As you say, each display renders the images differently.
The most you can do is use a device to calibrate your monitors.
There are several makers and models on the market right now, some of them cheaper some of them very expensive and offering features that one would need only for professional post processing.
What is this monitor calibration doing?
A device mounted on your screen, together with a software is displaying a set of colours and measuring the actual output, then is adjusting brightness, contrast, saturation, colour hue, white balance and so on, till it reaches some kind of "common ground" that would display very similarly the image as it would have been displayed on another calibrated monitor.
The more professional/expensive devices also read the ambient light intensity and colour to achieve an even better calibration of the monitor. The way an image looks on your monitor also depends on the available light in that room and the way this light is hitting your screen (there should be no light directly hitting your screen).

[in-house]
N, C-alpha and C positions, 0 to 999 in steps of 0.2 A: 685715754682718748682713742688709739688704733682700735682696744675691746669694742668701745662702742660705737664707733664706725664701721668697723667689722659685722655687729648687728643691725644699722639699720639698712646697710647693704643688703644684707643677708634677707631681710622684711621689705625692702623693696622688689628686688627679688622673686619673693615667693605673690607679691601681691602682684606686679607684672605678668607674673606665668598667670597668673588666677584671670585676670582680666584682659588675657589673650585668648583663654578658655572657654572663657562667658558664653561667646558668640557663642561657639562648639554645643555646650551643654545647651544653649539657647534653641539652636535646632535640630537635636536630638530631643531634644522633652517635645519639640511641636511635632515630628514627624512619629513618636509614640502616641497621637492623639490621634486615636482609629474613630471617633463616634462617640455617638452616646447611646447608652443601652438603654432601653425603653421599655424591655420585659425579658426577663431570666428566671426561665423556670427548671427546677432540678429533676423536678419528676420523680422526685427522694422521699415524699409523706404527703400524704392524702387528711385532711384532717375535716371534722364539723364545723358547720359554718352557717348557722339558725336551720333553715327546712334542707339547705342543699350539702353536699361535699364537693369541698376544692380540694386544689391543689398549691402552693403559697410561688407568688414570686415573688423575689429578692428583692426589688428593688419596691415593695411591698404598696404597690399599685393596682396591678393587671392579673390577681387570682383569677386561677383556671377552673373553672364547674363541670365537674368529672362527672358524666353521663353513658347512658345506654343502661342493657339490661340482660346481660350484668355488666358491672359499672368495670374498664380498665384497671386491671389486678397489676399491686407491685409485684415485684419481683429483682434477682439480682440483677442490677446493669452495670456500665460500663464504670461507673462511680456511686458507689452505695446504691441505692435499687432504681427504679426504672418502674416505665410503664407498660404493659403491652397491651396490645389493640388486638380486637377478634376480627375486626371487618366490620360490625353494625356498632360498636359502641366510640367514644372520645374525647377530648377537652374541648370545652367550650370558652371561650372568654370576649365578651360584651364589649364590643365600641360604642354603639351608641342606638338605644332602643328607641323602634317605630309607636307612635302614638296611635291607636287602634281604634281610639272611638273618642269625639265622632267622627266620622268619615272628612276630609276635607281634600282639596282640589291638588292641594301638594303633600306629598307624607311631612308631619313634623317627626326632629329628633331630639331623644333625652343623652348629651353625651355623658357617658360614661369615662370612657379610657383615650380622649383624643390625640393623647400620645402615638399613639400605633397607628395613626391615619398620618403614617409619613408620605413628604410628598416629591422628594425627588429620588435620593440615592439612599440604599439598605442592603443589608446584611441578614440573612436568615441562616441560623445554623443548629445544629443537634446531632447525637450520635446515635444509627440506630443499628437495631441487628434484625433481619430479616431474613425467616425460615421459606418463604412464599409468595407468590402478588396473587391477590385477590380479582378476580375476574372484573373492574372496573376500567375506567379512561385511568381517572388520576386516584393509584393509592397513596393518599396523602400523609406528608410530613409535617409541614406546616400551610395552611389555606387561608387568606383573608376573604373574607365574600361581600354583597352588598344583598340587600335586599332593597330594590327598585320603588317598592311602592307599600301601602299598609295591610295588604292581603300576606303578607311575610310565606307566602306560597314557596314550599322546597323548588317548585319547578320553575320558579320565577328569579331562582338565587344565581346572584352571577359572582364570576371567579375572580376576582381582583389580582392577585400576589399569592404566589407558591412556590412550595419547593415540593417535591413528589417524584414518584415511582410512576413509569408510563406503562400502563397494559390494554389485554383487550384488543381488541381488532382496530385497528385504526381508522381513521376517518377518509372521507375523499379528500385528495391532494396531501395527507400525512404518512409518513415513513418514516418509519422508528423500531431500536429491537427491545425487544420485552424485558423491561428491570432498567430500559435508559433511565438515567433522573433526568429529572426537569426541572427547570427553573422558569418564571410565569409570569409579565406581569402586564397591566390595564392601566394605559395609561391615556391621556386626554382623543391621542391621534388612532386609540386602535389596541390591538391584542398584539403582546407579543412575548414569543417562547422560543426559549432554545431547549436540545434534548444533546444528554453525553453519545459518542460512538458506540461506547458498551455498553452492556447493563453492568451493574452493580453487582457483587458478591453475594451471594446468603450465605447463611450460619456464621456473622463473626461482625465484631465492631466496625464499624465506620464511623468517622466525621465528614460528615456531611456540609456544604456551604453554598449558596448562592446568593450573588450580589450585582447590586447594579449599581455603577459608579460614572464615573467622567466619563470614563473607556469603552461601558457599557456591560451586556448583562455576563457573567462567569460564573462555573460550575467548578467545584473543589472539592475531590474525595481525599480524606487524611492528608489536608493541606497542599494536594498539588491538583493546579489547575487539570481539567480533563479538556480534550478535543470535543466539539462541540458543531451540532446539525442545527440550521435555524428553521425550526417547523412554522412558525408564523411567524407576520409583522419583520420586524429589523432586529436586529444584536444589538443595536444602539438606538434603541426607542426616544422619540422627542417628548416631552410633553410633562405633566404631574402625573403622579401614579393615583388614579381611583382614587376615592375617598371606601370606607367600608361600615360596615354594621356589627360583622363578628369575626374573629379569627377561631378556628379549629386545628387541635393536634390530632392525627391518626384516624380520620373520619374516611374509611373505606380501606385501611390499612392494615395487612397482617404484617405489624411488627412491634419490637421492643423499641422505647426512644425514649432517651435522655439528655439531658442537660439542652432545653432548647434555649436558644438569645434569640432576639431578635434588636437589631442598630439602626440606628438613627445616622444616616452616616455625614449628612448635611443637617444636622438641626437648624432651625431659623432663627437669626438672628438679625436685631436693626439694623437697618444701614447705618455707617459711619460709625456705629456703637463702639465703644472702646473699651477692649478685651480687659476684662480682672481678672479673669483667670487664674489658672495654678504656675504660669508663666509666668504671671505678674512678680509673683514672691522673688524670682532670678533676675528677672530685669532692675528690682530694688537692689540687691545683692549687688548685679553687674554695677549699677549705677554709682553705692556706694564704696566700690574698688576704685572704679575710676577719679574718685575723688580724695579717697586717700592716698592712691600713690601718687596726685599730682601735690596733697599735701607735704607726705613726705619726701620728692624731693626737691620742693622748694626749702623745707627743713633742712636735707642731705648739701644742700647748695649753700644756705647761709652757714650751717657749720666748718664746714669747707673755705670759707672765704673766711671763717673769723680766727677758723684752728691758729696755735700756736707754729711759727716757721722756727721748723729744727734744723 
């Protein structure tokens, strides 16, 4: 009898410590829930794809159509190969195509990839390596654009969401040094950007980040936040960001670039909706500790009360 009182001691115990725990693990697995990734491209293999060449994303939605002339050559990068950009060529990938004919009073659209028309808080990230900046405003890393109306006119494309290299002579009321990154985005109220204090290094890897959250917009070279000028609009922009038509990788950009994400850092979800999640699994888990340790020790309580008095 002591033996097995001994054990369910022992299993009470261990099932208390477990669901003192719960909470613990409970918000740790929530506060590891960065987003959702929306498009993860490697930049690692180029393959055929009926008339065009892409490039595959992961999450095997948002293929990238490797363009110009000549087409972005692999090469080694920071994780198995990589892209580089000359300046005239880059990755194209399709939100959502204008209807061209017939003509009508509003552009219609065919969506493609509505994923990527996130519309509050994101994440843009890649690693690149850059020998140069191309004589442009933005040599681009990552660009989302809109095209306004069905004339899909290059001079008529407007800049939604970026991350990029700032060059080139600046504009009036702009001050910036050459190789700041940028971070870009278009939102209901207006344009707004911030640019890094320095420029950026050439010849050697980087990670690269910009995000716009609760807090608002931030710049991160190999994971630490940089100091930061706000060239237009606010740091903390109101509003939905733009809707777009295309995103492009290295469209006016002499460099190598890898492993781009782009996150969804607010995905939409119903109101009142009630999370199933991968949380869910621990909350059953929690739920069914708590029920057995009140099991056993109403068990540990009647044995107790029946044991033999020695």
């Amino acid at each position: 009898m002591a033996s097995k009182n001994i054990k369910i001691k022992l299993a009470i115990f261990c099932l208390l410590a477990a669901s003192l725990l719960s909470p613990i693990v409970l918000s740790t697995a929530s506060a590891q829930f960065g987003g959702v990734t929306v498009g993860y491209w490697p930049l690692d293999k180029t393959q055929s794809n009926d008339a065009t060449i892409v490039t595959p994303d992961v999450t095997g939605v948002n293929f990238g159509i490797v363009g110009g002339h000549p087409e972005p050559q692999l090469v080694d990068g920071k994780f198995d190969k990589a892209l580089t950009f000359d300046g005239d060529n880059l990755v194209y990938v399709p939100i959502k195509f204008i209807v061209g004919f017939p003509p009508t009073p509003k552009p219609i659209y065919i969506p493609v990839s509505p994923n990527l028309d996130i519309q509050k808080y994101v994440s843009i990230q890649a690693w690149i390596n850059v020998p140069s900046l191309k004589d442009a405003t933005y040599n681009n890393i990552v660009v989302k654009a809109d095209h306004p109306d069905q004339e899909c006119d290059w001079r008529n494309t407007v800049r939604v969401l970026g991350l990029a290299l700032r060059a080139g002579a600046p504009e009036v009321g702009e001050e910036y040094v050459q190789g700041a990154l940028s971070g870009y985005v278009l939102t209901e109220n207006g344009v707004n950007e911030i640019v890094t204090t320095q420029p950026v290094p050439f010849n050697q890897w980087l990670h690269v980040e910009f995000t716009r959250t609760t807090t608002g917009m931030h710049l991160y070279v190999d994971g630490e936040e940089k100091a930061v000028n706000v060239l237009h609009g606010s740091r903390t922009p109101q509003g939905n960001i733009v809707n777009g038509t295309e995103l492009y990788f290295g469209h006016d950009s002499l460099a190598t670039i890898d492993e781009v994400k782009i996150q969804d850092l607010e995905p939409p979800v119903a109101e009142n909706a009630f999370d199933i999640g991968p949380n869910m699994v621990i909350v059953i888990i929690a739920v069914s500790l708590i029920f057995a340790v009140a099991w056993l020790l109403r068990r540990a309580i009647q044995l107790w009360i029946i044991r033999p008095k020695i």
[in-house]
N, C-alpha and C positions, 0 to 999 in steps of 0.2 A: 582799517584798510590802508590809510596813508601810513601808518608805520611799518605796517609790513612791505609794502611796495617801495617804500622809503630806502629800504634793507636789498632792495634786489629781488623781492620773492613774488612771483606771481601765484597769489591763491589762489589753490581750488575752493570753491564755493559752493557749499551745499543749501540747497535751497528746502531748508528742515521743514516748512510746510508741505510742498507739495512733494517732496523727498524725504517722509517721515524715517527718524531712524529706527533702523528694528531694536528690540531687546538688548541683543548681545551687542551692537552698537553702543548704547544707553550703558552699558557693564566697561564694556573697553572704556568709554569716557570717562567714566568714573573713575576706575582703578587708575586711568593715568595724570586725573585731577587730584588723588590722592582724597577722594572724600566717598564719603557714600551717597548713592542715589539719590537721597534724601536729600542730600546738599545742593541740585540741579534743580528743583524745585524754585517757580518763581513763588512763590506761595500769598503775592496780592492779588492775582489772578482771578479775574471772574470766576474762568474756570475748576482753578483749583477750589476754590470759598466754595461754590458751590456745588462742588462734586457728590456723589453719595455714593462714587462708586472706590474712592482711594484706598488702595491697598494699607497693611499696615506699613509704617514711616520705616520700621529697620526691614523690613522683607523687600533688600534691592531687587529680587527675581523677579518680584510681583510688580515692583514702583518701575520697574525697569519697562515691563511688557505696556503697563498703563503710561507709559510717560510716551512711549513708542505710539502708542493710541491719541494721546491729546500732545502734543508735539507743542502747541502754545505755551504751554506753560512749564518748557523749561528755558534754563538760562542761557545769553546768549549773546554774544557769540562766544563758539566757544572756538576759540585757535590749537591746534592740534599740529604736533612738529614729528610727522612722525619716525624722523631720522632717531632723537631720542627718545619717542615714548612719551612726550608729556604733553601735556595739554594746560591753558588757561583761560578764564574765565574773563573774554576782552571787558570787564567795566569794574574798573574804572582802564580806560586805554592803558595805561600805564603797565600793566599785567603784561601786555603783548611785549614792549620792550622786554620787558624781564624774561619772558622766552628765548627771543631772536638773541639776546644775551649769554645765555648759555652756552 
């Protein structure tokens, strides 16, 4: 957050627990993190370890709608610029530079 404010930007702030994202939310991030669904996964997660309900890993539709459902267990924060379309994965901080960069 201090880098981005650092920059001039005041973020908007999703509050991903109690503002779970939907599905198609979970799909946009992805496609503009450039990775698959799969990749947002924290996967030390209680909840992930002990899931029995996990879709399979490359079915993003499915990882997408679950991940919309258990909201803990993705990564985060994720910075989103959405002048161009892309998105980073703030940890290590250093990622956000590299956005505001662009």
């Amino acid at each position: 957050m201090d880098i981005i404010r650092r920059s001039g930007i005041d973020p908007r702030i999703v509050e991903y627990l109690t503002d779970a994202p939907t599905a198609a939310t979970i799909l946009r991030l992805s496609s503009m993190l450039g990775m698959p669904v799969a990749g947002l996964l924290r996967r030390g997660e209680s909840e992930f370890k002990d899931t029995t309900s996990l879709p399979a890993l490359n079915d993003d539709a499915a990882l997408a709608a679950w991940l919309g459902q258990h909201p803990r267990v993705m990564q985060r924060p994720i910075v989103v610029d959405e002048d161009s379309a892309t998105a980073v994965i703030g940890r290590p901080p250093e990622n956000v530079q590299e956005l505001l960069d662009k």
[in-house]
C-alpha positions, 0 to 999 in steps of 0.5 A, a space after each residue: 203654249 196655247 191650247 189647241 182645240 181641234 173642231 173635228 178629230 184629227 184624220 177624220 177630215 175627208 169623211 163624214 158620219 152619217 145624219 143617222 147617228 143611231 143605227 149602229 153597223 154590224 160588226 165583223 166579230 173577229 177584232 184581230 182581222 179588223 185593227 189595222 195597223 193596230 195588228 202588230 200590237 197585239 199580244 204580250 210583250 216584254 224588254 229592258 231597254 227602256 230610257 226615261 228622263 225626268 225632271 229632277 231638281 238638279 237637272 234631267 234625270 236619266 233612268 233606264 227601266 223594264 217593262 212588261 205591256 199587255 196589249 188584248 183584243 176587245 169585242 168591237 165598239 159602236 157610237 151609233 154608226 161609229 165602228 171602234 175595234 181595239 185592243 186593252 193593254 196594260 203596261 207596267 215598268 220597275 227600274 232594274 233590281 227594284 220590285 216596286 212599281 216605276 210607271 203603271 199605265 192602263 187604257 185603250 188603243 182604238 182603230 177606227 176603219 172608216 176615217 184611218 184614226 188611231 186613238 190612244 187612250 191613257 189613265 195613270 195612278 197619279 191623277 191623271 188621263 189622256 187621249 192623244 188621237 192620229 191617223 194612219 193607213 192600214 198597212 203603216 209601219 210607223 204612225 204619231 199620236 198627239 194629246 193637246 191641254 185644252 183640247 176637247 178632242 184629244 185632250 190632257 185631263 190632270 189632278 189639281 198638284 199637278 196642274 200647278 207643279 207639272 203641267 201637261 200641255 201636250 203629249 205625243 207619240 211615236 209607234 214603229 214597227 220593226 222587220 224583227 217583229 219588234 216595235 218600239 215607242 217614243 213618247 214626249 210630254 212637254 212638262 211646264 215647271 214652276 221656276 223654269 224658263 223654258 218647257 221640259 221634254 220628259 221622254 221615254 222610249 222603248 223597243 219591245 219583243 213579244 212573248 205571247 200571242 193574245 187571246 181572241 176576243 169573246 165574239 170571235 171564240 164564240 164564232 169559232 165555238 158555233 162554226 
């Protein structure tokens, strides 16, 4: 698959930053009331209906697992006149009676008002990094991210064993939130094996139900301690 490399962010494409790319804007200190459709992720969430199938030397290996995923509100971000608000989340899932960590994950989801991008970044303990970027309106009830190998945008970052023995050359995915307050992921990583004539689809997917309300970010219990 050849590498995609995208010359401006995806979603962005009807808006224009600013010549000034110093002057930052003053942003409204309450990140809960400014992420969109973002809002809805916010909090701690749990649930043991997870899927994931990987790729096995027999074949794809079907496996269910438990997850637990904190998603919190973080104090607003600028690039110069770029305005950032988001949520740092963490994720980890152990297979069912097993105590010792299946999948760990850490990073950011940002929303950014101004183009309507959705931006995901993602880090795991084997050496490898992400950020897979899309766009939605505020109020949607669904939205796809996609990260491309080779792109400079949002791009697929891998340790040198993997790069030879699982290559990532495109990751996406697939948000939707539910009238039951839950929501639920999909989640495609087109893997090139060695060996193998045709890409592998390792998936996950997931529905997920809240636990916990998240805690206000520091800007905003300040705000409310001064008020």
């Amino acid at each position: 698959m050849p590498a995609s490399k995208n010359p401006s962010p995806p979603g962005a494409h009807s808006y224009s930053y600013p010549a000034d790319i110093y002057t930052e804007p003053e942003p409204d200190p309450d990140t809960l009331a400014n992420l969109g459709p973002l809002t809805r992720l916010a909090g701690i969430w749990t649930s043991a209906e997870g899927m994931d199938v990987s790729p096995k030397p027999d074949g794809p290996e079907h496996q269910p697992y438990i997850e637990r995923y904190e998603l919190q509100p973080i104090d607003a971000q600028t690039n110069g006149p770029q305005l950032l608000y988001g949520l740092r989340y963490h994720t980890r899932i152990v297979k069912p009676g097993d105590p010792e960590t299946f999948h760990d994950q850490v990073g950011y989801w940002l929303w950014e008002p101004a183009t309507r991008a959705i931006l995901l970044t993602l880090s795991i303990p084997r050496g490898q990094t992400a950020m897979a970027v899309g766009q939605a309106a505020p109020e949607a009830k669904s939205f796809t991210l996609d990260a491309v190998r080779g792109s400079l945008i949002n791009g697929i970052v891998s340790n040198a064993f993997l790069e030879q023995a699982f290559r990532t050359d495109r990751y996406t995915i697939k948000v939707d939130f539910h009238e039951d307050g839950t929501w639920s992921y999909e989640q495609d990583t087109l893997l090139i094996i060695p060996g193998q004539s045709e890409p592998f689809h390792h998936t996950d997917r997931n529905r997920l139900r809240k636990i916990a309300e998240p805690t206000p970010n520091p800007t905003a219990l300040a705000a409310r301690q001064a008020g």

My favourite photography education website, Cambridge In Colour gives a more detailed explanation of what I said above.
If you are interested in buying such a hardware tool, you can search on amazon for "monitor calibration photography"
In case you want to print what you are processing on a calibrated monitor, you should also consider calibrating your printer. Though this process is a bit more complex and expensive.
If you don't have to print too often, you might rather use the services of a professional printing company.